I just want to state for the record that based on her comments, Gillian is Native, so whatever you may think of her argument, the notion that she’s white and complaining about “POC because mean to her race” is false.

          I’m not saying I don’t agree with the criticisms of holding up the proposed Bartolomé Day, but it really bothers me when people don’t bother to read for the context of what other people are saying and make accusations that are just patently wrong.

      2. ldouglas
        ldouglas October 12, 2013 at 6:44 pm |

        On the other hand, I do understand your point of view

        That’s funny, because the sarcastic section of your post completely, purposefully misrepresented said point of view.

    5. macavitykitsune
      macavitykitsune October 12, 2013 at 12:32 pm |

      (That said, I agree with you on your points re: holding someone up as a model for acknowledging and working to dismantle their privilege.)

    6. trees
      trees October 12, 2013 at 3:47 pm |

      It’s fairly straightforward and unremarkable to be able to see the intrinsic worth and value of your own people. It’s hardly a cognitive leap to recognize and celebrate the basic humanity of people just like yourself…I’d argue that the instinct to respond “What about me/us?” is relatively natural.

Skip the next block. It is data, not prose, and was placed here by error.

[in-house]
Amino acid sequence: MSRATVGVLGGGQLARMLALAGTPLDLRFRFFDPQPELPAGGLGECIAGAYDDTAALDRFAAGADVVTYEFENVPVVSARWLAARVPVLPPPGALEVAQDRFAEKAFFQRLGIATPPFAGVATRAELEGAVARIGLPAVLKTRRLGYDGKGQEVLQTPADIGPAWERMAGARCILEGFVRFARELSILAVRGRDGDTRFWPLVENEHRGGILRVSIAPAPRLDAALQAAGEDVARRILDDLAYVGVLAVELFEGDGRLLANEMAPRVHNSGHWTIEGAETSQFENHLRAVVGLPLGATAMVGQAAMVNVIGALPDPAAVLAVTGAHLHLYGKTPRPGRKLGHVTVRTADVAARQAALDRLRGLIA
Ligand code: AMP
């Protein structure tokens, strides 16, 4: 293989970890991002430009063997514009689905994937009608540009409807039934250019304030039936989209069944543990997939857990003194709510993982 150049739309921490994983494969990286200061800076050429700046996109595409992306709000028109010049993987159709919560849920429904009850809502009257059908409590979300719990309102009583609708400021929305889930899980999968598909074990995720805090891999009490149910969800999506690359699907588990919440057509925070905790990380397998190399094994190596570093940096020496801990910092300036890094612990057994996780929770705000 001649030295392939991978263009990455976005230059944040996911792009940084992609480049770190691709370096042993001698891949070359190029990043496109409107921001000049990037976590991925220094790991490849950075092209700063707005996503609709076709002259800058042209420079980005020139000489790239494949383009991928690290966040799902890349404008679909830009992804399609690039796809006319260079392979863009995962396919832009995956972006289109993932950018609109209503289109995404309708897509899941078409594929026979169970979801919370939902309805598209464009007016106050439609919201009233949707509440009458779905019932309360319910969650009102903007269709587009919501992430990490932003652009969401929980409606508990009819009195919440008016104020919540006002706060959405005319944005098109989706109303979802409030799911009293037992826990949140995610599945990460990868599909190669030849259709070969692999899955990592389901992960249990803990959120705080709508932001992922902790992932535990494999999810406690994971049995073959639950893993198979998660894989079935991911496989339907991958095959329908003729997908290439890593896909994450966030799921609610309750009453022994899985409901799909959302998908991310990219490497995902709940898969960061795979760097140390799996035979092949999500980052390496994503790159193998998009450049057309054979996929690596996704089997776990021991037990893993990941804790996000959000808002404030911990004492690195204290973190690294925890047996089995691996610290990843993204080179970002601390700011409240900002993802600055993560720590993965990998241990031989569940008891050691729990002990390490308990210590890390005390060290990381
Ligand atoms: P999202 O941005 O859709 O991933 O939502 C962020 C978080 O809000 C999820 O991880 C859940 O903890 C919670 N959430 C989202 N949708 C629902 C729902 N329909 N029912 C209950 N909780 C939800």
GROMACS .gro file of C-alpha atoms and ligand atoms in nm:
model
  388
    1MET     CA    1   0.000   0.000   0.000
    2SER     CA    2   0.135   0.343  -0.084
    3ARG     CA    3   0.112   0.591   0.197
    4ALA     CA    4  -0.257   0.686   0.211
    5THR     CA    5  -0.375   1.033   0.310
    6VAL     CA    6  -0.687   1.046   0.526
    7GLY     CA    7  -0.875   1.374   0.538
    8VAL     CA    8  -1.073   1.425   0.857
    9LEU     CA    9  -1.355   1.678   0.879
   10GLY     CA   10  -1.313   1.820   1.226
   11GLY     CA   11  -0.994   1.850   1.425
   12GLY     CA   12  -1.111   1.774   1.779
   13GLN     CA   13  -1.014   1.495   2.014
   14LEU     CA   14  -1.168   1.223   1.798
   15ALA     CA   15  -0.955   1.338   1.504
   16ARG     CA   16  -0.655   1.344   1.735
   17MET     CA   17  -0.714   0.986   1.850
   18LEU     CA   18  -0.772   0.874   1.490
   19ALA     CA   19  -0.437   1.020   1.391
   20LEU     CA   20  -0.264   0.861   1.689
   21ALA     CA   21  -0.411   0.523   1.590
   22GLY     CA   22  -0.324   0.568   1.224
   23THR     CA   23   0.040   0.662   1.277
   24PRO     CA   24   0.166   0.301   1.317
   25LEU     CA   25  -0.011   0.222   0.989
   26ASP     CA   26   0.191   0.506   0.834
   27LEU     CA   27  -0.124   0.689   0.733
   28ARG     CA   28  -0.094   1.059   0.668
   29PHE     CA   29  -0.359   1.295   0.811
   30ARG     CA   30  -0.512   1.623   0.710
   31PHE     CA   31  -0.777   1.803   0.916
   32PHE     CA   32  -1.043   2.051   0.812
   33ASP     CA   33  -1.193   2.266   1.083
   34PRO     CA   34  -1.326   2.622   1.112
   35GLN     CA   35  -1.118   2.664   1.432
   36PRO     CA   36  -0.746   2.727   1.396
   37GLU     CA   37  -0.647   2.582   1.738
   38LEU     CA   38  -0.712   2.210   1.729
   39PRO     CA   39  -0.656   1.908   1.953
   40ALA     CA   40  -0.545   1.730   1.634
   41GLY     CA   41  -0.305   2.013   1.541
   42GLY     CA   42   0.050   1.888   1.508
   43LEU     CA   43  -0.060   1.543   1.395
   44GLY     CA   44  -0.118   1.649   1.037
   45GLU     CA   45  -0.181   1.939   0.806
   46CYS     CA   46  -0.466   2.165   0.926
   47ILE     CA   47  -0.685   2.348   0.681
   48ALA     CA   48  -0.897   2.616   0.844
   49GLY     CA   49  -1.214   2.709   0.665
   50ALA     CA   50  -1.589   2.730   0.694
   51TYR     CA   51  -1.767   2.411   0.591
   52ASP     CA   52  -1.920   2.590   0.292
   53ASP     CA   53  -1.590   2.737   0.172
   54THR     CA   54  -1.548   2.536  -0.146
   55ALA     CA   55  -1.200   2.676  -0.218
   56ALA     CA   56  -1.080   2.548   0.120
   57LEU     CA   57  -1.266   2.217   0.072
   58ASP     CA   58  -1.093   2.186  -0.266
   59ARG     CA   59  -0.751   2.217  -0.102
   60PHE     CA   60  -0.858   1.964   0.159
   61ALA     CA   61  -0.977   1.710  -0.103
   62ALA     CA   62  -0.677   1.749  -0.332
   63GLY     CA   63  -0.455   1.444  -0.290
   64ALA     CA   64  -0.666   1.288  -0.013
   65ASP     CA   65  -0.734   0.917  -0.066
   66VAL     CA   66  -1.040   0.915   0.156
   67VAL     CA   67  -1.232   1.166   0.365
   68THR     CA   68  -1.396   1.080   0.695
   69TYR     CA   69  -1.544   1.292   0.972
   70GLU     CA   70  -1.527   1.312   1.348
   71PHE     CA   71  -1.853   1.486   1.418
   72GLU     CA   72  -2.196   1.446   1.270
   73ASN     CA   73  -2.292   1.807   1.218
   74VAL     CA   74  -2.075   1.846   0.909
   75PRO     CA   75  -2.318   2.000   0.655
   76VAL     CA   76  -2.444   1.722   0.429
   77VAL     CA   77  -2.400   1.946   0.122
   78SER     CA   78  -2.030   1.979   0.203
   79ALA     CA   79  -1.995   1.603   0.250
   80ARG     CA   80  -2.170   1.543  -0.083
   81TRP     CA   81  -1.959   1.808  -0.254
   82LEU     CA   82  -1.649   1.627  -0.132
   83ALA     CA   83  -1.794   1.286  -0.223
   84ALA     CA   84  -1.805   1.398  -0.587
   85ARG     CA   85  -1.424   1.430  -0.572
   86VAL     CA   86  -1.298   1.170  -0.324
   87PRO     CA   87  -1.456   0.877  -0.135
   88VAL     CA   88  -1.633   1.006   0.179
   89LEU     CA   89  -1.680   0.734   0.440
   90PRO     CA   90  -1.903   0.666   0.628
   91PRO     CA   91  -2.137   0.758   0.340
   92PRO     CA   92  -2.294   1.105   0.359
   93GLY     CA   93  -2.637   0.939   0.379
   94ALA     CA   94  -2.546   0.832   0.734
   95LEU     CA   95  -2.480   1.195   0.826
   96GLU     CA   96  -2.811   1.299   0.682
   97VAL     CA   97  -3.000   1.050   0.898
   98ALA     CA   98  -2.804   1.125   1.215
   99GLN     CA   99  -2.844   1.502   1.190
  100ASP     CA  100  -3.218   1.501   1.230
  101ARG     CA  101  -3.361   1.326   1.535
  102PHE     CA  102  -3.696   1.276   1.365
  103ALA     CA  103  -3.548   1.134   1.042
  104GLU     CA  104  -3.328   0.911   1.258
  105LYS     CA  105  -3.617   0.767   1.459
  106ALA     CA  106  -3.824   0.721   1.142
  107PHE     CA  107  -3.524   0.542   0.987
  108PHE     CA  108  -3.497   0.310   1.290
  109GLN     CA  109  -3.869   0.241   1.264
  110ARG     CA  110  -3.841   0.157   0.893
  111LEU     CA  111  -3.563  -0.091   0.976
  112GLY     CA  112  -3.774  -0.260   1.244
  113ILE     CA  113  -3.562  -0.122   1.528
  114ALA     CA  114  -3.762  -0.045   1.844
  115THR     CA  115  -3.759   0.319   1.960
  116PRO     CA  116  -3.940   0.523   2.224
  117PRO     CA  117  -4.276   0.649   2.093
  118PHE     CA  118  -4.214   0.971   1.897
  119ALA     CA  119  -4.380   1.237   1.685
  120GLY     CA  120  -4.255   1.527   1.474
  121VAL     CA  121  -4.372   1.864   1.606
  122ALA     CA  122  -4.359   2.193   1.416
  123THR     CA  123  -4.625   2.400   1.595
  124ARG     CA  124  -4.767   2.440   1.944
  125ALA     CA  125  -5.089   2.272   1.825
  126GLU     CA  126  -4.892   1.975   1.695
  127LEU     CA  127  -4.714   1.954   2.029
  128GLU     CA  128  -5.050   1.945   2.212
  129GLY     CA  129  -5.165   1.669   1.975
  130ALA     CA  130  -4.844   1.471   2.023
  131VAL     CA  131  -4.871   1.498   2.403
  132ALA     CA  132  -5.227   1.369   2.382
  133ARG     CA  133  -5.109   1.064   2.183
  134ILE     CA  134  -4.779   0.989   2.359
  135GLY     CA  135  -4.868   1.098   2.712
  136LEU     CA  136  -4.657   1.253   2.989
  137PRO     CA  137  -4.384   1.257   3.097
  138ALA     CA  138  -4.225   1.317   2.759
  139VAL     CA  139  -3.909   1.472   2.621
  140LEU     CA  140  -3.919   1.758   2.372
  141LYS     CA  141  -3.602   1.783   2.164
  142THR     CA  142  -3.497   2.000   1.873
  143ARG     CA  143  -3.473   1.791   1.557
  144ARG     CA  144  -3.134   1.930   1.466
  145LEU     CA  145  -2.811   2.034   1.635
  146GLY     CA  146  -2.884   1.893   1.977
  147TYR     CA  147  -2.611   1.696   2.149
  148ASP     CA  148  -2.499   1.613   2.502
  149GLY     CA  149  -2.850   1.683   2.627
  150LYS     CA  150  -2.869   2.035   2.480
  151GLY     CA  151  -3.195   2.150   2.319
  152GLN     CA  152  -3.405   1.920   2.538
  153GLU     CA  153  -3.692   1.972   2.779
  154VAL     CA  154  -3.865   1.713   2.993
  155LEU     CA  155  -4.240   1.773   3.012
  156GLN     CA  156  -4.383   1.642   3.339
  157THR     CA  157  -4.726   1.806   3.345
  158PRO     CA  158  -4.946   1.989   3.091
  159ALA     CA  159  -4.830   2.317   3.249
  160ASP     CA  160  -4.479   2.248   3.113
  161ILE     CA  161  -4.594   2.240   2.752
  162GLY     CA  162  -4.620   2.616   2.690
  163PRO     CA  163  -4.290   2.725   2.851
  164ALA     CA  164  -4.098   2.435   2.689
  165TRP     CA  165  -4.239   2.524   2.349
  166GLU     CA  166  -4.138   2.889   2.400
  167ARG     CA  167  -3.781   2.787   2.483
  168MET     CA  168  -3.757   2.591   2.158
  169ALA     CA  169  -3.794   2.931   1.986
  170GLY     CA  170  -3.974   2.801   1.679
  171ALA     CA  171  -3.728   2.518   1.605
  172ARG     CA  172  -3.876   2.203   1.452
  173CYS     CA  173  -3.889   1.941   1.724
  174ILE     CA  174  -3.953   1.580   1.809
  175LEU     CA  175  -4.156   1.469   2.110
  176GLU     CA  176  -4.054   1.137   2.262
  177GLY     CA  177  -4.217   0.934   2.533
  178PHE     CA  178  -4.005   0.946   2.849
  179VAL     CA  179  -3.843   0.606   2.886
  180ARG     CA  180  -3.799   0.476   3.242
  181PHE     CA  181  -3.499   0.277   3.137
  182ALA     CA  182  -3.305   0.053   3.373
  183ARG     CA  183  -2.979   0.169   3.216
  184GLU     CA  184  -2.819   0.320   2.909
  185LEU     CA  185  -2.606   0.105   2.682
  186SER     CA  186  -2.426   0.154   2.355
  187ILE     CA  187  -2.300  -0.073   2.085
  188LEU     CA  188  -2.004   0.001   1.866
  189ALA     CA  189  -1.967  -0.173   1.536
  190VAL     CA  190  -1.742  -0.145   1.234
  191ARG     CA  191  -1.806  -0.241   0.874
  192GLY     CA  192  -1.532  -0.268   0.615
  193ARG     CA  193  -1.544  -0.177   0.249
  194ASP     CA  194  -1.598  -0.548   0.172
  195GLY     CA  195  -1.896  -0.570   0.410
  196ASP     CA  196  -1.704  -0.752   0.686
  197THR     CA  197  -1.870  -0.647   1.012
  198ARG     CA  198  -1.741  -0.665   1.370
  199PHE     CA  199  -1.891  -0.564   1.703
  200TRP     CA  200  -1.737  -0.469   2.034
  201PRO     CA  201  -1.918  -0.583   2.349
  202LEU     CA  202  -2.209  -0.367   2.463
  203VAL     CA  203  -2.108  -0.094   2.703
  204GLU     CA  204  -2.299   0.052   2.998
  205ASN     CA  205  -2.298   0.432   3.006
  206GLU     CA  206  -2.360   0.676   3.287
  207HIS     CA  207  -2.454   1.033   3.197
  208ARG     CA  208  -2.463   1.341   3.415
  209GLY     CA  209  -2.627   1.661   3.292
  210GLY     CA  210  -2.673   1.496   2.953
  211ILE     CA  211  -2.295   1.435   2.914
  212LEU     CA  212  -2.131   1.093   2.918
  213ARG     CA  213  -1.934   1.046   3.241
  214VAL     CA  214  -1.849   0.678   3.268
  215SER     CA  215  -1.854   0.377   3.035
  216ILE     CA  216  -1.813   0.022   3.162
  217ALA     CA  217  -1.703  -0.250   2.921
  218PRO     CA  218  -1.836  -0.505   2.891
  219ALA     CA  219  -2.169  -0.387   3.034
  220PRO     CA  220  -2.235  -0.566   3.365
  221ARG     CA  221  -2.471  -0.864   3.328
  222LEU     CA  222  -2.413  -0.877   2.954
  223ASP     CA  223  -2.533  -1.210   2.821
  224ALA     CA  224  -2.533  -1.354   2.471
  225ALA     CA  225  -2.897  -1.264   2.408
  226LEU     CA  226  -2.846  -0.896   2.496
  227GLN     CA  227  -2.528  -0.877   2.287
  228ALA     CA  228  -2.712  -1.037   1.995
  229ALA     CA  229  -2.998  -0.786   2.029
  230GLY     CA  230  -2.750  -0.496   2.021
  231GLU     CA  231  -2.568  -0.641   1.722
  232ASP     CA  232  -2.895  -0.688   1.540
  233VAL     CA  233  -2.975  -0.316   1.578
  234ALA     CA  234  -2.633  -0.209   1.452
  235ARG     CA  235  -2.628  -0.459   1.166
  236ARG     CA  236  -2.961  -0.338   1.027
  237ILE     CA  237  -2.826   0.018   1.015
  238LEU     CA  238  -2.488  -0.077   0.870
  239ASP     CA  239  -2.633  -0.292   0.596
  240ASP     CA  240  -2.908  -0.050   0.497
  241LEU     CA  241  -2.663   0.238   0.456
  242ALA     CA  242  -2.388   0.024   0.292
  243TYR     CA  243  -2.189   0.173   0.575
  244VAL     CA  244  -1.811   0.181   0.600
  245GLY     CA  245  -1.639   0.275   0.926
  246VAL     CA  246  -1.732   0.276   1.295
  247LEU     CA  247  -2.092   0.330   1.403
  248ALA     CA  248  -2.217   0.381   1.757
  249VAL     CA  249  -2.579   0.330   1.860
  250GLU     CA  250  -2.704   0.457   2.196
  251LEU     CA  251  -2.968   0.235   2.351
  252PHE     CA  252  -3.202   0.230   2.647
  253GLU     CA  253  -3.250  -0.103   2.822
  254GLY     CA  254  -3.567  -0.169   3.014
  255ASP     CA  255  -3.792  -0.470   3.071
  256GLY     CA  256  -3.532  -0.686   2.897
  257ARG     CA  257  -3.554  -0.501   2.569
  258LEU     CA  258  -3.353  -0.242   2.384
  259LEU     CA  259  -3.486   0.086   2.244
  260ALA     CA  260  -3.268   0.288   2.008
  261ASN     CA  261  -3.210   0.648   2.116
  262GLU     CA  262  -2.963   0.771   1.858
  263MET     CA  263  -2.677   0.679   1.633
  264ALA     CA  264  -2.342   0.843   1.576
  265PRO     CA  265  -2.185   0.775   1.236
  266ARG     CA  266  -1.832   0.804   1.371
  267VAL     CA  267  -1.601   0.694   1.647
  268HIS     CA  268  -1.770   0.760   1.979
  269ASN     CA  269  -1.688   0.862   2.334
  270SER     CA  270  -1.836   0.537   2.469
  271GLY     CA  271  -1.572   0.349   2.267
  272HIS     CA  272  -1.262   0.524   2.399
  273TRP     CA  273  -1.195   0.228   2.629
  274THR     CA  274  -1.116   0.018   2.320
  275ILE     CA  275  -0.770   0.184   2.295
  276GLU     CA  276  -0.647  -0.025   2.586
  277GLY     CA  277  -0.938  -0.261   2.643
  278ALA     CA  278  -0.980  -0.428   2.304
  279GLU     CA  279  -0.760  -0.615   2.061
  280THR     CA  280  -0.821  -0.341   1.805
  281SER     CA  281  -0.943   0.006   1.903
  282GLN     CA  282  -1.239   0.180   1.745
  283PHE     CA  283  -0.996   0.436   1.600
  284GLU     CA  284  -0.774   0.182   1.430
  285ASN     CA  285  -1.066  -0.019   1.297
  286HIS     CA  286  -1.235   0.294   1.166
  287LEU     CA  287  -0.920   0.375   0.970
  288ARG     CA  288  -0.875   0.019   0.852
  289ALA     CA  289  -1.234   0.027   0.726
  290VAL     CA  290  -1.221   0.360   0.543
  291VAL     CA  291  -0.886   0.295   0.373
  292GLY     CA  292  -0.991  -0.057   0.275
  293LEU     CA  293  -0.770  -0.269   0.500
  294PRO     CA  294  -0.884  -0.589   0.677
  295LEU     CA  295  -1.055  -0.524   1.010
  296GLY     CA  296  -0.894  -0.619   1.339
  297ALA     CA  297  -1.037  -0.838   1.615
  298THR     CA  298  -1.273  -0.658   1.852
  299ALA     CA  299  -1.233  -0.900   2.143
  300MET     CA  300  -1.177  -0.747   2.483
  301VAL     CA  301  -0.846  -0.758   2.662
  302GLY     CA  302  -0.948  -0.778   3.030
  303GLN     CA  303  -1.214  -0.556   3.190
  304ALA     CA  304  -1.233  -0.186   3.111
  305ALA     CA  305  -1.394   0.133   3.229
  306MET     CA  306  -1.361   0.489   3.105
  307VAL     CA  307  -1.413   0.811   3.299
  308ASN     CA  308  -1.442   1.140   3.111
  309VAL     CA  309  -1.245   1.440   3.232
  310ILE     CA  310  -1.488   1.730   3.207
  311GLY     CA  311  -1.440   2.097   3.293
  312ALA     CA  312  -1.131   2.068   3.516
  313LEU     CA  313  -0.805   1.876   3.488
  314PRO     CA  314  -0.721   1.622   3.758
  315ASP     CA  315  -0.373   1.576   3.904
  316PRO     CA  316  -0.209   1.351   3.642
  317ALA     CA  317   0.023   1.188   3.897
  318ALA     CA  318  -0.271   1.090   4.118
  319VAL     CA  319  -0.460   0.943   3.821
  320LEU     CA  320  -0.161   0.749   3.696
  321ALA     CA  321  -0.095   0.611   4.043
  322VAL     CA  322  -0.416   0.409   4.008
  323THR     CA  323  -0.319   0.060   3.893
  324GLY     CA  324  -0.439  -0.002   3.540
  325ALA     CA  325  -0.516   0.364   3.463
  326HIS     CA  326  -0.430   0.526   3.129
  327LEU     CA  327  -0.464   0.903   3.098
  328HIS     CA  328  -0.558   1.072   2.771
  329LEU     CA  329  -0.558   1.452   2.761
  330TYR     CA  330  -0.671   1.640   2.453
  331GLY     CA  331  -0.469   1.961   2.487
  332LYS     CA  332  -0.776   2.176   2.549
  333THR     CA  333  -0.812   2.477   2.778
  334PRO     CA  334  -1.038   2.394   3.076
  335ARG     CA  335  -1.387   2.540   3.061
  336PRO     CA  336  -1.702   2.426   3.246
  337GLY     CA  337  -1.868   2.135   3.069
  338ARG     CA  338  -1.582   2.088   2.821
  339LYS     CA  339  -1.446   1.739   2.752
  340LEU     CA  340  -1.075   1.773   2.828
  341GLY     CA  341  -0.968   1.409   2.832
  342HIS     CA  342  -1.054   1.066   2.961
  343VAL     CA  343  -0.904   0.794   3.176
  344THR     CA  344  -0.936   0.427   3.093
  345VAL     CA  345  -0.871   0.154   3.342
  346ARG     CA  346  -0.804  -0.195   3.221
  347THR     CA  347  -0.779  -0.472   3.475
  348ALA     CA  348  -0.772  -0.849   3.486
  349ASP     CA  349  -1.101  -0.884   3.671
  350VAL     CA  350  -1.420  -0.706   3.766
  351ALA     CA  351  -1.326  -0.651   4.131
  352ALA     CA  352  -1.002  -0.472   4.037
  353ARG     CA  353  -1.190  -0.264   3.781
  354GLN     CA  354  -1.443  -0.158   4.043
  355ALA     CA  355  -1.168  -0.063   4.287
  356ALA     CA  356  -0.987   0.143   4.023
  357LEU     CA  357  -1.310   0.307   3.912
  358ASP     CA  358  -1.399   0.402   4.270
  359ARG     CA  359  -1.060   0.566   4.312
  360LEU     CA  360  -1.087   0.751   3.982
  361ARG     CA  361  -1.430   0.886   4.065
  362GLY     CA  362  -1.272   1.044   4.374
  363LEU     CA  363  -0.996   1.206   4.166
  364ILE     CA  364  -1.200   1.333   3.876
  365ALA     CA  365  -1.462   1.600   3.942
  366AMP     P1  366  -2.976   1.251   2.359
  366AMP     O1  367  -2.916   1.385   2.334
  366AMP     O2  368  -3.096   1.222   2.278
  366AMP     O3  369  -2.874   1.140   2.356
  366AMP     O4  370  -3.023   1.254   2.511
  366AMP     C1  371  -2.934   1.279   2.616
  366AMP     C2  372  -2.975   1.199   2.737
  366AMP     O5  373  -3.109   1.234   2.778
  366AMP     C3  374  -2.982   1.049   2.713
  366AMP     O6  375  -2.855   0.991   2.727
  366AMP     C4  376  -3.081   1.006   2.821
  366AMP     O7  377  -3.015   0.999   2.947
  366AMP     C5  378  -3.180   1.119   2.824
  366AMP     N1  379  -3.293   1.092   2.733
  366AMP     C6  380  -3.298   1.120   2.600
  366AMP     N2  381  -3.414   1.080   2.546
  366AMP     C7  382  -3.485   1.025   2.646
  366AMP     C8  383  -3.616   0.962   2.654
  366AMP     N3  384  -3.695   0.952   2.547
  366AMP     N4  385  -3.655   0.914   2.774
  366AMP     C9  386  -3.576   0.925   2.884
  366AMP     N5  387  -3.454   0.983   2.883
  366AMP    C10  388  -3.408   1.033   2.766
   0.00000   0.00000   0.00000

Gosh, I really, really wish that this were true. For the despised and/or marginalized, self-love and acceptance is revolutionary.

      1. pheenobarbidoll
        pheenobarbidoll October 12, 2013 at 6:57 pm |

        Yeah. High self esteem and self love isn’t oozing from most reservations that I’ve ever noticed. Maybe it’s different on wealthier ones, but not where my family comes from.Fighting internalized racism is hard.

  9. matlun
    matlun October 12, 2013 at 1:00 pm |

    I was not aware that anyone considered Christopher Columbus especially moral. This article might be apropos.

    Anyway, since his main importance was that he opened the connection between the Americas and Europe, his personal morals may not be that important. It is more a question on how you view this larger story. How you view the holiday should perhaps be more or less similar to how you view Thanksgiving?

    From this viewpoint having a holiday for Bartolome de las Casas does not seem a huge improvement.

  10. Fat Steve
    Fat Steve October 12, 2013 at 4:49 pm |

    How about just abandoning the holiday all together and using the money/energy to helping native people?

    1. EG
      EG October 12, 2013 at 8:38 pm |

      People in the US get few enough holidays, and everybody needs them.

      1. Fat Steve
        Fat Steve October 14, 2013 at 3:54 pm |

        People in the US get few enough holidays, and everybody needs them.

        I didn’t mean holiday in terms of ‘time off work,’ that could be done at random or on a floating basis. I’m talking about declaring such-and-such date is X Day.

        1. EG
          EG October 14, 2013 at 5:59 pm |